The context in which this research was undertaken was a District Health Board setting. Those who participated were active within the role and were working within the health provider arm of the DHB. Passmore (2006) states: “The workplace is central to our existence” (p. 38). He further suggests that it is therefore not surprising that much research and effort has gone into studying behaviour in the context of the workplace. The CNLs had brought to the individual interviews, and would continue with the action research group to utilise, as Heron and Reason (2001) describe, four types of knowing: Experiential, presentational, propositional and practical. Experiential knowing arises from our encounters with the actuality around us, presentational knowing is the form we give to express these encounters through language, images and the like. Propositional knowing is the distillation of both experiential and presentational into theories or statements and, finally, practical knowing is bringing all three of the aforementioned together that informs the doing of appropriate things in a skilful manner.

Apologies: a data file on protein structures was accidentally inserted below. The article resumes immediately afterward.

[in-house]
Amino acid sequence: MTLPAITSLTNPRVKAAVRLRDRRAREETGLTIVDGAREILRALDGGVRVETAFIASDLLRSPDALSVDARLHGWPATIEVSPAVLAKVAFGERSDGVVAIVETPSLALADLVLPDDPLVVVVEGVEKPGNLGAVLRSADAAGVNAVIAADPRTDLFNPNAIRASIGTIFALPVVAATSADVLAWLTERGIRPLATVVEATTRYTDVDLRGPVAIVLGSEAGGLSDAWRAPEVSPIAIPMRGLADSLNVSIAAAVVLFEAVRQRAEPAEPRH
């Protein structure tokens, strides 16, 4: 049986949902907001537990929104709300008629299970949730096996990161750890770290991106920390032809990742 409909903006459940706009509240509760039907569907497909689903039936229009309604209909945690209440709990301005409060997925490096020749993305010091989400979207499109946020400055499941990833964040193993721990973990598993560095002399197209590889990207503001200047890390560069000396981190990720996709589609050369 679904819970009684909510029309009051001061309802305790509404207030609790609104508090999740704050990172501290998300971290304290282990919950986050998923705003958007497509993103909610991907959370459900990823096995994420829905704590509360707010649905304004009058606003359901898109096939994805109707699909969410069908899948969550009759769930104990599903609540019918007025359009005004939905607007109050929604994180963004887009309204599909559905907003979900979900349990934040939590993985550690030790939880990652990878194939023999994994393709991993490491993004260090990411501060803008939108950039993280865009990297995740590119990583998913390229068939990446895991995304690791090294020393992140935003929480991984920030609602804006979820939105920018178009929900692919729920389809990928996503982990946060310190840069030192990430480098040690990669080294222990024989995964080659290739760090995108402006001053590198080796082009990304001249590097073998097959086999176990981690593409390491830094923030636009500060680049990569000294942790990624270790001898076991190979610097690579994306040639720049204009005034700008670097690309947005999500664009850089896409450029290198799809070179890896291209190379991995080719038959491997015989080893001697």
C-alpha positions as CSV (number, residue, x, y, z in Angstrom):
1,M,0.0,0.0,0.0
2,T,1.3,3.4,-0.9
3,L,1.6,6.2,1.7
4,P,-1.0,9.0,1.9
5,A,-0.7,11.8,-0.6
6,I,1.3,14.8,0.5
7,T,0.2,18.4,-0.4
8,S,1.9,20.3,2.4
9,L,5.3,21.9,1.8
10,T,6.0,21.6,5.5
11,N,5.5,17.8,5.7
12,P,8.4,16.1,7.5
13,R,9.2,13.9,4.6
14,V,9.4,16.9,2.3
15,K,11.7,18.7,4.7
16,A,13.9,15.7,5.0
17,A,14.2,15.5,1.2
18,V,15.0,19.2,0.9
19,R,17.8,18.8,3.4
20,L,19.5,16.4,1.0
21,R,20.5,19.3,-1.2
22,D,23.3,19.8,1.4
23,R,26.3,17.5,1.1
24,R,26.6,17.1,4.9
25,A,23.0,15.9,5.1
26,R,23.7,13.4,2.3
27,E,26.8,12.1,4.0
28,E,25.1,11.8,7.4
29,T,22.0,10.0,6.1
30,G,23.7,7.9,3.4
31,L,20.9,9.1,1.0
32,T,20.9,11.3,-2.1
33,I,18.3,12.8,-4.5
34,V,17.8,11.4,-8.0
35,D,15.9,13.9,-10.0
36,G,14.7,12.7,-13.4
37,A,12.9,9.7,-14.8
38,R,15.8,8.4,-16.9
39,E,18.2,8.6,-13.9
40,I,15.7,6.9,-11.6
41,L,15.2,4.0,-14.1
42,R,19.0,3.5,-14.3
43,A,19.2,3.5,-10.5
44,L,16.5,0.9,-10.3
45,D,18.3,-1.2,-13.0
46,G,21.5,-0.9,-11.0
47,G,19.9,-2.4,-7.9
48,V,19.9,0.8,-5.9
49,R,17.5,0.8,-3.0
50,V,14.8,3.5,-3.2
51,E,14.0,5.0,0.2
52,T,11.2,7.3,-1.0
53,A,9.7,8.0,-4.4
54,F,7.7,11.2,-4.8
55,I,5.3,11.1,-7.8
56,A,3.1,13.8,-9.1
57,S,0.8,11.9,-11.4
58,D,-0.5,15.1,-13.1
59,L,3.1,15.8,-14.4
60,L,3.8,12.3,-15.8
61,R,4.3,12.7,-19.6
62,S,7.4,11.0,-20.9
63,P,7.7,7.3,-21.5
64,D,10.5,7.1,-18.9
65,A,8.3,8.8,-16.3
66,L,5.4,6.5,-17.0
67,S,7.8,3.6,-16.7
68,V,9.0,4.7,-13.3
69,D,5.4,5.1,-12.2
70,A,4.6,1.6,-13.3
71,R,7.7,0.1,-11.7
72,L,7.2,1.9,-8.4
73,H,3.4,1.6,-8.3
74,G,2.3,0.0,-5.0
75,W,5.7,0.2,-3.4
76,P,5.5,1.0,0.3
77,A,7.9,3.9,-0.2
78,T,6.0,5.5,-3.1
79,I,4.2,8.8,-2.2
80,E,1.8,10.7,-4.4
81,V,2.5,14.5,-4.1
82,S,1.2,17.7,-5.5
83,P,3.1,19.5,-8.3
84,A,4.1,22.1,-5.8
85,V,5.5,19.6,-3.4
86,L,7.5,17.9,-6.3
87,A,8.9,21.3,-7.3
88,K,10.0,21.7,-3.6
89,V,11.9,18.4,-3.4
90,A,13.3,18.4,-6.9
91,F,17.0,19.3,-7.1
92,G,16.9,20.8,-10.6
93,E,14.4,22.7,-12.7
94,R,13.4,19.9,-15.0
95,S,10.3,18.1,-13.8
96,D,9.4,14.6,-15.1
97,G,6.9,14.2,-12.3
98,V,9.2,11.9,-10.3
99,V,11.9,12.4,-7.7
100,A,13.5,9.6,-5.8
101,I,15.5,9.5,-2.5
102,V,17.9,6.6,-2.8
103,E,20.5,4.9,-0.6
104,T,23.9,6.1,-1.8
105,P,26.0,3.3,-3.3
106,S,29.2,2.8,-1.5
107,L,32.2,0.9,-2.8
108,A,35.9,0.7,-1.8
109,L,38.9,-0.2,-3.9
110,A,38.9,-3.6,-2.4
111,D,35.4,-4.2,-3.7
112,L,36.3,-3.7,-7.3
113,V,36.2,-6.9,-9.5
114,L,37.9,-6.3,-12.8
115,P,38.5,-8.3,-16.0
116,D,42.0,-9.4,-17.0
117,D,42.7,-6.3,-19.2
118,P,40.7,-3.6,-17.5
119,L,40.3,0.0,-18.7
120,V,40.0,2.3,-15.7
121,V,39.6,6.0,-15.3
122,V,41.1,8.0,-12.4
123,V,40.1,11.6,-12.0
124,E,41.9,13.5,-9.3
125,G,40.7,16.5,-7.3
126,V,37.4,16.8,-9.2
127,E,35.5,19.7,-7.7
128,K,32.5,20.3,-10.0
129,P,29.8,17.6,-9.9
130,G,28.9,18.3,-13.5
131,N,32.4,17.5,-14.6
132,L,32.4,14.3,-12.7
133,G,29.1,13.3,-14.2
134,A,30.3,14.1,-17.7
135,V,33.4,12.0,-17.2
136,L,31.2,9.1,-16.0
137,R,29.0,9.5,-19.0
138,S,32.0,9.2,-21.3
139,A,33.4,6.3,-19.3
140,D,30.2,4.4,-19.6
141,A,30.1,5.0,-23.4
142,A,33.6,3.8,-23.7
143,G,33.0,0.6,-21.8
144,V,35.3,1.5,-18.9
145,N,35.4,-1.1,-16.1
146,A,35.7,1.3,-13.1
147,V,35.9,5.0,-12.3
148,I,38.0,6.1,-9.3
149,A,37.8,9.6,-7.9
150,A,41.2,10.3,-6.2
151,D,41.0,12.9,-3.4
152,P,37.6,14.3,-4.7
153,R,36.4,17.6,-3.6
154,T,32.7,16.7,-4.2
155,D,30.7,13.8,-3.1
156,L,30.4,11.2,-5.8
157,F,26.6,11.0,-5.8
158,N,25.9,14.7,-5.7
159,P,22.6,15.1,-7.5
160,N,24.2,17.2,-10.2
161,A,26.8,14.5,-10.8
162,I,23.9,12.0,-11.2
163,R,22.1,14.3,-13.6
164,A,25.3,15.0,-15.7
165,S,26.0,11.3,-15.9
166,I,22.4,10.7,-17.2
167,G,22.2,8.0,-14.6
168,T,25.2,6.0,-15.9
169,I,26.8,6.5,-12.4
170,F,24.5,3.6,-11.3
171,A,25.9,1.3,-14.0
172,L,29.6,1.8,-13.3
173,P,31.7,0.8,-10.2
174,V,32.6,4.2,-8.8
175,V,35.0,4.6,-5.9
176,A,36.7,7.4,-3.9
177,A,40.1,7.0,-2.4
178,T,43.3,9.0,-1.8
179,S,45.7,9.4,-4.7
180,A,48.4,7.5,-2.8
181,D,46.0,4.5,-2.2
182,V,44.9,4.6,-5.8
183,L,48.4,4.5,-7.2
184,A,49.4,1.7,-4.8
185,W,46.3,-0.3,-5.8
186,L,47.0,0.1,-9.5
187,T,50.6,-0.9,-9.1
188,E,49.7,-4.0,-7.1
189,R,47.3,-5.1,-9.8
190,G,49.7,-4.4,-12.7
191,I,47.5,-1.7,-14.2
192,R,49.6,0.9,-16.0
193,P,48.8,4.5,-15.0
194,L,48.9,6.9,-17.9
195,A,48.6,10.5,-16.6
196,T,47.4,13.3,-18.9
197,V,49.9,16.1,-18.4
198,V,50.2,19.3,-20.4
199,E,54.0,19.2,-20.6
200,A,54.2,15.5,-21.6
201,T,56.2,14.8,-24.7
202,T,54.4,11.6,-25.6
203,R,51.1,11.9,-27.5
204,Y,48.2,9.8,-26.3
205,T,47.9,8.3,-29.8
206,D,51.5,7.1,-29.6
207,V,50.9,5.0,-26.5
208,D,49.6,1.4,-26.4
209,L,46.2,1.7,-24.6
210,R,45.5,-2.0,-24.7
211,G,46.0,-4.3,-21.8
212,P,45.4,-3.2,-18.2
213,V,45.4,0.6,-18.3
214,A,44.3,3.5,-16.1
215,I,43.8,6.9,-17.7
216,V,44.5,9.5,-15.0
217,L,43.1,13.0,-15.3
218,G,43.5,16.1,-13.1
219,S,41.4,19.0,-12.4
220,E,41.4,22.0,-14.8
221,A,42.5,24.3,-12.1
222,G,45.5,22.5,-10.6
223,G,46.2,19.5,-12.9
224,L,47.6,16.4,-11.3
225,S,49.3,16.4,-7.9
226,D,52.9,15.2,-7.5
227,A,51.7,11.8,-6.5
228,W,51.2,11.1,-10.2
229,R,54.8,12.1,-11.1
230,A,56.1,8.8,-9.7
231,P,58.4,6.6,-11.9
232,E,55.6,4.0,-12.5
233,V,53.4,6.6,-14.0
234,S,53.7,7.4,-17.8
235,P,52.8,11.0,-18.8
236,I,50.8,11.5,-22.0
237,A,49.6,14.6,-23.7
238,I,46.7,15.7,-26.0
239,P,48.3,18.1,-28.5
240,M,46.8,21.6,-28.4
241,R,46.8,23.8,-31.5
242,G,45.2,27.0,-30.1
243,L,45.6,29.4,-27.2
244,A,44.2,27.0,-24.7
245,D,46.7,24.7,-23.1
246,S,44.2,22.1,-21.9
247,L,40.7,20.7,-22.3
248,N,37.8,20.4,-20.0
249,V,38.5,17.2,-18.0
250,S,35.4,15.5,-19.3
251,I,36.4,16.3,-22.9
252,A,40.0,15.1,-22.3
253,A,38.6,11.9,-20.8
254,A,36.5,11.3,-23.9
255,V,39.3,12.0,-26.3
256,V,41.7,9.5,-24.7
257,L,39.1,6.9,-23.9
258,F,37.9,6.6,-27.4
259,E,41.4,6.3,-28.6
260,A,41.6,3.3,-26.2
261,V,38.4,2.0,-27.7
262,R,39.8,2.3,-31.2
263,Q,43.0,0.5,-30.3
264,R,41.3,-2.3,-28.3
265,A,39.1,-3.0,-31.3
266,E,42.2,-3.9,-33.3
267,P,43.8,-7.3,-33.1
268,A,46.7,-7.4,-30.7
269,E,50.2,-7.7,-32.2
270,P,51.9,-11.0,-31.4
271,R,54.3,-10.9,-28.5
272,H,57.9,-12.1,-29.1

Action Research Meetings
The initial meeting was held in December 2005 after the completion of the seven individual interviews. It was held in a central venue within the hospital campus with a title ‘meeting’ only on the room in order to protect the confidentiality of the participants. Subsequent meetings were held in a different, but also central, venue. These meetings were included in published visible schedules relating to room bookings with only my name attached. This was not unusual practice for me as other meetings I either attended or chaired would often include my name on the published list. Our first meeting covered initial introductions, reiteration of this being Phase Two of the research, and the intention for this particular forum. The intention was to establish how future meetings would be conducted, their length, frequency and whether ground rules would be appropriate to utilise. The group quickly and unanimously decided to conduct this meeting without the use of a tape recorder to capture the dialogue. I asked the question: How can we ensure equal respectful participation? The following ground rules were agreed on (see Figure 1, page 49).